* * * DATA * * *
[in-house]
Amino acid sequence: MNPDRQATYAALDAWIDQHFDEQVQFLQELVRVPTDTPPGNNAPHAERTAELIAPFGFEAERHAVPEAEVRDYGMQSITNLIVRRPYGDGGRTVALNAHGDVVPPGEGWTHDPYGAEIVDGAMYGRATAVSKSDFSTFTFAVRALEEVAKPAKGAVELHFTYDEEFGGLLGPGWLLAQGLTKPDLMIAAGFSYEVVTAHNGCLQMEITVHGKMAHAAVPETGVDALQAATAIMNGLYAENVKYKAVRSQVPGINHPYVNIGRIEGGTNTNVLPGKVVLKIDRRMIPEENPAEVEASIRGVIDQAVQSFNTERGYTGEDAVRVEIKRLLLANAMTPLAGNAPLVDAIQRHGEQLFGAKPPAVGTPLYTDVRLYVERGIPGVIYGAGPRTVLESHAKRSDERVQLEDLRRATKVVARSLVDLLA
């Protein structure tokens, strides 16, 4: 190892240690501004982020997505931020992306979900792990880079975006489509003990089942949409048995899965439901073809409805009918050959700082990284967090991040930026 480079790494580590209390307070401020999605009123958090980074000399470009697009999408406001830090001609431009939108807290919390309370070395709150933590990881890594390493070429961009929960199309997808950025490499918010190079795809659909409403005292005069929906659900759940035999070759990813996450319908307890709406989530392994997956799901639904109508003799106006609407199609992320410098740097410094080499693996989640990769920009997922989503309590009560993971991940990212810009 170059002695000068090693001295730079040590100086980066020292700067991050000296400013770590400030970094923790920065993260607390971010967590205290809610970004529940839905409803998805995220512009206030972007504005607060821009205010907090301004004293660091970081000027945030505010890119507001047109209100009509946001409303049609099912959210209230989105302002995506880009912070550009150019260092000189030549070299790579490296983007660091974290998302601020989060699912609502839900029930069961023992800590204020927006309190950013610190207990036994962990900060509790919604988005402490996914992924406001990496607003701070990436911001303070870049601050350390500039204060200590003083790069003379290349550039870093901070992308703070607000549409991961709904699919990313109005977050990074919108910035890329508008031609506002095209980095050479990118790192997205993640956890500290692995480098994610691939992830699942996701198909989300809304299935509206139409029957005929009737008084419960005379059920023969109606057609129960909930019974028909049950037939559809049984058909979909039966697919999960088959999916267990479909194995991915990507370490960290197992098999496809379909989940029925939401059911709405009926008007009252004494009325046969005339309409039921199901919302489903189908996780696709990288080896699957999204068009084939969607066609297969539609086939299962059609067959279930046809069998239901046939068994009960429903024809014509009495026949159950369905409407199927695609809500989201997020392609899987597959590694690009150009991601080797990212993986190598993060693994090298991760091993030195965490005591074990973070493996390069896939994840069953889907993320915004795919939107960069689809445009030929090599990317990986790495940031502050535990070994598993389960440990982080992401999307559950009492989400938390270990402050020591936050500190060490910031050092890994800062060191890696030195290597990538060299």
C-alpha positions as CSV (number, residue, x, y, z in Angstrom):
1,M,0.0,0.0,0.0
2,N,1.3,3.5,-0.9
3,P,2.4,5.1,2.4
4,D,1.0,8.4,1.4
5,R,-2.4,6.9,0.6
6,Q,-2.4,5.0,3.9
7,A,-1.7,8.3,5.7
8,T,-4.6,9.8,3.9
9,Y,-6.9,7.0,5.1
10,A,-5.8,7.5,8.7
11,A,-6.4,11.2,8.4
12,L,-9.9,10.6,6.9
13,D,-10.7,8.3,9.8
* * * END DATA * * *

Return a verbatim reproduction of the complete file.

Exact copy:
[in-house]
Amino acid sequence: MNPDRQATYAALDAWIDQHFDEQVQFLQELVRVPTDTPPGNNAPHAERTAELIAPFGFEAERHAVPEAEVRDYGMQSITNLIVRRPYGDGGRTVALNAHGDVVPPGEGWTHDPYGAEIVDGAMYGRATAVSKSDFSTFTFAVRALEEVAKPAKGAVELHFTYDEEFGGLLGPGWLLAQGLTKPDLMIAAGFSYEVVTAHNGCLQMEITVHGKMAHAAVPETGVDALQAATAIMNGLYAENVKYKAVRSQVPGINHPYVNIGRIEGGTNTNVLPGKVVLKIDRRMIPEENPAEVEASIRGVIDQAVQSFNTERGYTGEDAVRVEIKRLLLANAMTPLAGNAPLVDAIQRHGEQLFGAKPPAVGTPLYTDVRLYVERGIPGVIYGAGPRTVLESHAKRSDERVQLEDLRRATKVVARSLVDLLA
């Protein structure tokens, strides 16, 4: 190892240690501004982020997505931020992306979900792990880079975006489509003990089942949409048995899965439901073809409805009918050959700082990284967090991040930026 480079790494580590209390307070401020999605009123958090980074000399470009697009999408406001830090001609431009939108807290919390309370070395709150933590990881890594390493070429961009929960199309997808950025490499918010190079795809659909409403005292005069929906659900759940035999070759990813996450319908307890709406989530392994997956799901639904109508003799106006609407199609992320410098740097410094080499693996989640990769920009997922989503309590009560993971991940990212810009 170059002695000068090693001295730079040590100086980066020292700067991050000296400013770590400030970094923790920065993260607390971010967590205290809610970004529940839905409803998805995220512009206030972007504005607060821009205010907090301004004293660091970081000027945030505010890119507001047109209100009509946001409303049609099912959210209230989105302002995506880009912070550009150019260092000189030549070299790579490296983007660091974290998302601020989060699912609502839900029930069961023992800590204020927006309190950013610190207990036994962990900060509790919604988005402490996914992924406001990496607003701070990436911001303070870049601050350390500039204060200590003083790069003379290349550039870093901070992308703070607000549409991961709904699919990313109005977050990074919108910035890329508008031609506002095209980095050479990118790192997205993640956890500290692995480098994610691939992830699942996701198909989300809304299935509206139409029957005929009737008084419960005379059920023969109606057609129960909930019974028909049950037939559809049984058909979909039966697919999960088959999916267990479909194995991915990507370490960290197992098999496809379909989940029925939401059911709405009926008007009252004494009325046969005339309409039921199901919302489903189908996780696709990288080896699957999204068009084939969607066609297969539609086939299962059609067959279930046809069998239901046939068994009960429903024809014509009495026949159950369905409407199927695609809500989201997020392609899987597959590694690009150009991601080797990212993986190598993060693994090298991760091993030195965490005591074990973070493996390069896939994840069953889907993320915004795919939107960069689809445009030929090599990317990986790495940031502050535990070994598993389960440990982080992401999307559950009492989400938390270990402050020591936050500190060490910031050092890994800062060191890696030195290597990538060299």
C-alpha positions as CSV (number, residue, x, y, z in Angstrom):
1,M,0.0,0.0,0.0
2,N,1.3,3.5,-0.9
3,P,2.4,5.1,2.4
4,D,1.0,8.4,1.4
5,R,-2.4,6.9,0.6
6,Q,-2.4,5.0,3.9
7,A,-1.7,8.3,5.7
8,T,-4.6,9.8,3.9
9,Y,-6.9,7.0,5.1
10,A,-5.8,7.5,8.7
11,A,-6.4,11.2,8.4
12,L,-9.9,10.6,6.9
13,D,-10.7,8.3,9.8